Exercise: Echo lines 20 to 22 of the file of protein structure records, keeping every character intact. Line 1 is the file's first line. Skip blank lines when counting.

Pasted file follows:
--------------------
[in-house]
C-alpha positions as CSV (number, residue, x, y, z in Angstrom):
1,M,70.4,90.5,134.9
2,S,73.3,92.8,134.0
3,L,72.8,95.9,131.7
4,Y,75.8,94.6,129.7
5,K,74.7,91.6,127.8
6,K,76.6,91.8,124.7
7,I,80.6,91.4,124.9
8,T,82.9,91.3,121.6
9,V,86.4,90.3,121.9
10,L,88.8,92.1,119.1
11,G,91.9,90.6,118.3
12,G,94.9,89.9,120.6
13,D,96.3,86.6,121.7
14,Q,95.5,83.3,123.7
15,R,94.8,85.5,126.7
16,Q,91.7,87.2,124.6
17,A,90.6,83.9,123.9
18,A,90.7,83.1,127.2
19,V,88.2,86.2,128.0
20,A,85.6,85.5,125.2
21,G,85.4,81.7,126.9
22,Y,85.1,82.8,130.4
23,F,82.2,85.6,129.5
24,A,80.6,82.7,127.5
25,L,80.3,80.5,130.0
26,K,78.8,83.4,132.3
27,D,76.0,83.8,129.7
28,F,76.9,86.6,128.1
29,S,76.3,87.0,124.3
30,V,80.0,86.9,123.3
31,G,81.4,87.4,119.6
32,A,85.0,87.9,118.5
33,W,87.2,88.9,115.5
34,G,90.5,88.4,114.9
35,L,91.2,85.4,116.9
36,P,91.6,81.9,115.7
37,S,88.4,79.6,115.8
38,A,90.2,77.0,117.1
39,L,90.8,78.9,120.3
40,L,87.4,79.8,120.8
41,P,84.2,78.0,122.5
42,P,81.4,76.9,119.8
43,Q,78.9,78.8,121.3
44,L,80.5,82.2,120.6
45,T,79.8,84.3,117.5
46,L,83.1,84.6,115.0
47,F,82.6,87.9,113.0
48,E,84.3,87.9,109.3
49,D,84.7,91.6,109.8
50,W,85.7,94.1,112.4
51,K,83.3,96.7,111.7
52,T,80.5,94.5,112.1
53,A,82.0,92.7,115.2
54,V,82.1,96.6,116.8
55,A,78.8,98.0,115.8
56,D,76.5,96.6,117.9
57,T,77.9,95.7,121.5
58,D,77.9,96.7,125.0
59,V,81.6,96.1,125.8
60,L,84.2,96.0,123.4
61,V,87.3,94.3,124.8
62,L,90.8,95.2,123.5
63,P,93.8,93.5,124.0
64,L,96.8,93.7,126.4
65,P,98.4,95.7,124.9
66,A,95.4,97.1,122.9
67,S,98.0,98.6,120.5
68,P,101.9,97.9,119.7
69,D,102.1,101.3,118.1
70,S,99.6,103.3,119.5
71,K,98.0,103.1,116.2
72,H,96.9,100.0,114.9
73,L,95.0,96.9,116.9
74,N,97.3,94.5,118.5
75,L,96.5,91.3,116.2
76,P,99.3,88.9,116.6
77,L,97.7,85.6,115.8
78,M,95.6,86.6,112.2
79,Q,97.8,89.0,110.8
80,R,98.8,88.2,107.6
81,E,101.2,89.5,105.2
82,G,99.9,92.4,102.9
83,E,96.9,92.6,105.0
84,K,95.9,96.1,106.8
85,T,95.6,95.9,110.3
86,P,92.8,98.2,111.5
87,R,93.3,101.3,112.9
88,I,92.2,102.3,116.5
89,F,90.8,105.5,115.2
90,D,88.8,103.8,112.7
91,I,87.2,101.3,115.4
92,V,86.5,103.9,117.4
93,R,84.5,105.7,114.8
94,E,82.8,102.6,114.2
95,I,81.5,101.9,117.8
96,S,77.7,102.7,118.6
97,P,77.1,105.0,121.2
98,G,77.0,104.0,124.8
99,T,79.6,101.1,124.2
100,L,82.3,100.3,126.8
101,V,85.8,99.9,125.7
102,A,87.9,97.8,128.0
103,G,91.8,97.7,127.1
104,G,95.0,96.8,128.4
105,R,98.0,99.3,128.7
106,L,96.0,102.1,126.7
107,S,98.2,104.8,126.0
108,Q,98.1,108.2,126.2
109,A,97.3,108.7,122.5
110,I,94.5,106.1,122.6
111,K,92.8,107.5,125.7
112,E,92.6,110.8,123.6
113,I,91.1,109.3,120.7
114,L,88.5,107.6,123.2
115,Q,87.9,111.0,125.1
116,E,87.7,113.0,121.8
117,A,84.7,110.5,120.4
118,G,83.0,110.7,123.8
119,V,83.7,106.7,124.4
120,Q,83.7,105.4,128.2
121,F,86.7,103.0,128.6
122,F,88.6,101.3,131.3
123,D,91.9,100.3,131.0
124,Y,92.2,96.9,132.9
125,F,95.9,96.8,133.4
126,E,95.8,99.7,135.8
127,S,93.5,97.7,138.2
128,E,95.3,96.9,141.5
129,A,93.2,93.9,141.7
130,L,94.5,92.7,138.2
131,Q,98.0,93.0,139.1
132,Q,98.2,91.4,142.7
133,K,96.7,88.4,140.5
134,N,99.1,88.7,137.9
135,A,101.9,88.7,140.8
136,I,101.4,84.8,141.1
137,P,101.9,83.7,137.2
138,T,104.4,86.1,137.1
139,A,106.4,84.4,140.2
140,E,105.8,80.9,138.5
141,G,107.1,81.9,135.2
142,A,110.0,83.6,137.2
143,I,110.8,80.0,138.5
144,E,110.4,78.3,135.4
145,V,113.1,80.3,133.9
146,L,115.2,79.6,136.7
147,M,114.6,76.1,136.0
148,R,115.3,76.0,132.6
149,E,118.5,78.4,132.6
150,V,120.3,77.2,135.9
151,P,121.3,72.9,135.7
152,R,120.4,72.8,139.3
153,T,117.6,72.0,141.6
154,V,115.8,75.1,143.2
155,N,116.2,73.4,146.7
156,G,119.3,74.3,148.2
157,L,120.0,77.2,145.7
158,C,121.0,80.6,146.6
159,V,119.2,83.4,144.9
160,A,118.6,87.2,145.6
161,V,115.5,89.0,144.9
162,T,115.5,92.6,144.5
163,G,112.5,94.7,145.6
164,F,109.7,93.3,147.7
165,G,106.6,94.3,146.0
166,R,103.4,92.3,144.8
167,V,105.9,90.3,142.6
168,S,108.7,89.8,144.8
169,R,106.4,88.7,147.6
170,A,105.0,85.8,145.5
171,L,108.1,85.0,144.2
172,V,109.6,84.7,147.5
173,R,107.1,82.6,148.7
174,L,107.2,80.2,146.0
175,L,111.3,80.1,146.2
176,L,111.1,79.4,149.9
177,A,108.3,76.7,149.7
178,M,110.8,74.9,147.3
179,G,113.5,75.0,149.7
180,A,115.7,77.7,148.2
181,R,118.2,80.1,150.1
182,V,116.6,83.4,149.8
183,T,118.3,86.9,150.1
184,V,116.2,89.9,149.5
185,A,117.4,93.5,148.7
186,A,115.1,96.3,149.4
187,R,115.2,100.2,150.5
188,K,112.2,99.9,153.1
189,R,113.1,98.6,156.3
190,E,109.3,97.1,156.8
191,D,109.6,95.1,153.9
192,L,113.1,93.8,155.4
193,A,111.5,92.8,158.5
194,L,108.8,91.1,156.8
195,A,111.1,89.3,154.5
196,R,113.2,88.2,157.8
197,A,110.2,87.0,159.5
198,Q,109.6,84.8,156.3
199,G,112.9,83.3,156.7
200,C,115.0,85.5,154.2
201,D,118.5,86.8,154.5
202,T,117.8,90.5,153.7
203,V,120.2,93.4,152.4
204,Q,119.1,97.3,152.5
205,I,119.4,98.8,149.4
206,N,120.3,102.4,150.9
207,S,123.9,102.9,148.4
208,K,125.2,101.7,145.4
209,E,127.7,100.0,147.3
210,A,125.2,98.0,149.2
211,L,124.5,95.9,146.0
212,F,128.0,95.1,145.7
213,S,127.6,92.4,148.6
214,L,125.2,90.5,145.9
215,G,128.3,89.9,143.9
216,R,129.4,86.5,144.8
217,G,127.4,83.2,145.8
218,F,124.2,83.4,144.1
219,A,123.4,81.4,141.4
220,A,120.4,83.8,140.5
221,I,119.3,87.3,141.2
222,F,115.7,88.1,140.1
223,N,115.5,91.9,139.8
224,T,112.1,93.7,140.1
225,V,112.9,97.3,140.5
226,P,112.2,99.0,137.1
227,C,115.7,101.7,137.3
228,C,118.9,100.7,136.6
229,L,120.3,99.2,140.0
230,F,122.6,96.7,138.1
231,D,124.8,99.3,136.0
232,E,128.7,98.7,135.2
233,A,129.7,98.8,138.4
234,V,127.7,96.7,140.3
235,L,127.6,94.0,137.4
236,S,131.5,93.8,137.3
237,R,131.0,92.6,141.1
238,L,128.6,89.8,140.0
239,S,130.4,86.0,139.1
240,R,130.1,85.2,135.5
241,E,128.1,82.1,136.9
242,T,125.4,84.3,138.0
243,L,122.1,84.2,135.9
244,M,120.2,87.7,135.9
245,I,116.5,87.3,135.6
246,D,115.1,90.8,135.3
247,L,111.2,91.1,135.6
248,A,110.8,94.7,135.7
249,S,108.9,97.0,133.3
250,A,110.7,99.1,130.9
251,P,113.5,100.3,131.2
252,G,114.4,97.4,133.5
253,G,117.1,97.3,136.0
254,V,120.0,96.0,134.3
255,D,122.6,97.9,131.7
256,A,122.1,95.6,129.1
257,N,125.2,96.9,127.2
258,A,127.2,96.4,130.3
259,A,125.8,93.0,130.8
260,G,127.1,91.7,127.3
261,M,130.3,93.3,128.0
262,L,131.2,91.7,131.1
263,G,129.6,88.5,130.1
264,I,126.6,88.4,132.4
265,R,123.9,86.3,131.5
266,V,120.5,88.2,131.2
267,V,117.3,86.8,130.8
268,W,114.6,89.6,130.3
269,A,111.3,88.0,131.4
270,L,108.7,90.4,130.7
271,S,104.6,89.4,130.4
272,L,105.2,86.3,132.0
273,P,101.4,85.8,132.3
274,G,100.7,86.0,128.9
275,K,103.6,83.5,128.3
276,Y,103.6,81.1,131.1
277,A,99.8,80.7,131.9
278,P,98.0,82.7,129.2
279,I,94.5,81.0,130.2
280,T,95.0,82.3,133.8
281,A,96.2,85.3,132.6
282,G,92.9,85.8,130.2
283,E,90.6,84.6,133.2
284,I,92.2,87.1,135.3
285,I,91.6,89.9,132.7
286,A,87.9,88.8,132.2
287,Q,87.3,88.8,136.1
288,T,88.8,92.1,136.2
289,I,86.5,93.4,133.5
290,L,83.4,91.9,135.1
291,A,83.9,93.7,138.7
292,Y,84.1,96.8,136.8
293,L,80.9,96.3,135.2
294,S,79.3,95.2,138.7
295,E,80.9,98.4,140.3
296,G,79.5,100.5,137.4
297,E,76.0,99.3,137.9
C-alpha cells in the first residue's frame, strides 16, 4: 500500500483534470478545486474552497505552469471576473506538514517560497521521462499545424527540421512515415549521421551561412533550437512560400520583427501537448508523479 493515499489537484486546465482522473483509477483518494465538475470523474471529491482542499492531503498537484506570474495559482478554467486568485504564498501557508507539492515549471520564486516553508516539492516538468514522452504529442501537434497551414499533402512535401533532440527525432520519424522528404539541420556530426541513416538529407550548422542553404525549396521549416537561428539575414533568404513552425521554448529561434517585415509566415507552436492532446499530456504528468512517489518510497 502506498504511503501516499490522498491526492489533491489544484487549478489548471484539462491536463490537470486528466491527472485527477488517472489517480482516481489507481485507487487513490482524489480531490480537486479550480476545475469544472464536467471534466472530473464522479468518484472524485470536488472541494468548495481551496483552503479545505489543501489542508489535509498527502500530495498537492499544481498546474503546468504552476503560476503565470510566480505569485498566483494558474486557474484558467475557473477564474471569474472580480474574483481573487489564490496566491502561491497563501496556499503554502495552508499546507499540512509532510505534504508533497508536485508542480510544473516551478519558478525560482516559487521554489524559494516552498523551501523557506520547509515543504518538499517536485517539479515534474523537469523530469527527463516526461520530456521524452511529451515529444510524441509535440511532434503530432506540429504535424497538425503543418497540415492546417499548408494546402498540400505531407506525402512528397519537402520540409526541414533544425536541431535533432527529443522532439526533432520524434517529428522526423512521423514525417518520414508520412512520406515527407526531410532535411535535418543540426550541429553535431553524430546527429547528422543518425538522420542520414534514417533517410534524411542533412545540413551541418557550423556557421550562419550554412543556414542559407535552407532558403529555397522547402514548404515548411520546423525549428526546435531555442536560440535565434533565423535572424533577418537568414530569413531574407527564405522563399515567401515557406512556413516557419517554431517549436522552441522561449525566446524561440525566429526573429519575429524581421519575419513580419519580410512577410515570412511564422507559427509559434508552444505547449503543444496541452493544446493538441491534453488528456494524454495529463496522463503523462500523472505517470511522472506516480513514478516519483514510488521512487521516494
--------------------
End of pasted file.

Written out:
18,A,90.7,83.1,127.2
19,V,88.2,86.2,128.0
20,A,85.6,85.5,125.2